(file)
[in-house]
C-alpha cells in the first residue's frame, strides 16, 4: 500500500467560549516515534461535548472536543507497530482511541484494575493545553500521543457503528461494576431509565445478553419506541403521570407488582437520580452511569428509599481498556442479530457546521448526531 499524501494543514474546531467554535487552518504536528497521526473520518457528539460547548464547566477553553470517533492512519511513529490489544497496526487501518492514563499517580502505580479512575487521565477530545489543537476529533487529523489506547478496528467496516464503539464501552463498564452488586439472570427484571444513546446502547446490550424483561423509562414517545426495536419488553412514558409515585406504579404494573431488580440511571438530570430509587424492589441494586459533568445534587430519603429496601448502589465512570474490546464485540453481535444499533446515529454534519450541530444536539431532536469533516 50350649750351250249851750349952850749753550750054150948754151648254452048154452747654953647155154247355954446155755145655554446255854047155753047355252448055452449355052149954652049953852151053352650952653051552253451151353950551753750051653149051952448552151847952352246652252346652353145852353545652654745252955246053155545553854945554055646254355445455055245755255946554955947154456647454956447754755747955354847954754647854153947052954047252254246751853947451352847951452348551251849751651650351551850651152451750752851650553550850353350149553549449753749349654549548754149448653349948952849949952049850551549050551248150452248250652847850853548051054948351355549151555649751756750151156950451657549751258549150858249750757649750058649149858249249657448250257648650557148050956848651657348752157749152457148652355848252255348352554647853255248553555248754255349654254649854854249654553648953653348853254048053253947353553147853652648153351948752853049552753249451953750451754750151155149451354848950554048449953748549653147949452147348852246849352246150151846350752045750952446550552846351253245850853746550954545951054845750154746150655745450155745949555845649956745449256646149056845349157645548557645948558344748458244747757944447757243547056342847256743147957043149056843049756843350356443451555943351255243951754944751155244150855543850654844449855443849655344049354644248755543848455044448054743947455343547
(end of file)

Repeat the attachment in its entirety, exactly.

[in-house]
C-alpha cells in the first residue's frame, strides 16, 4: 500500500467560549516515534461535548472536543507497530482511541484494575493545553500521543457503528461494576431509565445478553419506541403521570407488582437520580452511569428509599481498556442479530457546521448526531 499524501494543514474546531467554535487552518504536528497521526473520518457528539460547548464547566477553553470517533492512519511513529490489544497496526487501518492514563499517580502505580479512575487521565477530545489543537476529533487529523489506547478496528467496516464503539464501552463498564452488586439472570427484571444513546446502547446490550424483561423509562414517545426495536419488553412514558409515585406504579404494573431488580440511571438530570430509587424492589441494586459533568445534587430519603429496601448502589465512570474490546464485540453481535444499533446515529454534519450541530444536539431532536469533516 50350649750351250249851750349952850749753550750054150948754151648254452048154452747654953647155154247355954446155755145655554446255854047155753047355252448055452449355052149954652049953852151053352650952653051552253451151353950551753750051653149051952448552151847952352246652252346652353145852353545652654745252955246053155545553854945554055646254355445455055245755255946554955947154456647454956447754755747955354847954754647854153947052954047252254246751853947451352847951452348551251849751651650351551850651152451750752851650553550850353350149553549449753749349654549548754149448653349948952849949952049850551549050551248150452248250652847850853548051054948351355549151555649751756750151156950451657549751258549150858249750757649750058649149858249249657448250257648650557148050956848651657348752157749152457148652355848252255348352554647853255248553555248754255349654254649854854249654553648953653348853254048053253947353553147853652648153351948752853049552753249451953750451754750151155149451354848950554048449953748549653147949452147348852246849352246150151846350752045750952446550552846351253245850853746550954545951054845750154746150655745450155745949555845649956745449256646149056845349157645548557645948558344748458244747757944447757243547056342847256743147957043149056843049756843350356443451555943351255243951754944751155244150855543850654844449855443849655344049354644248755543848455044448054743947455343547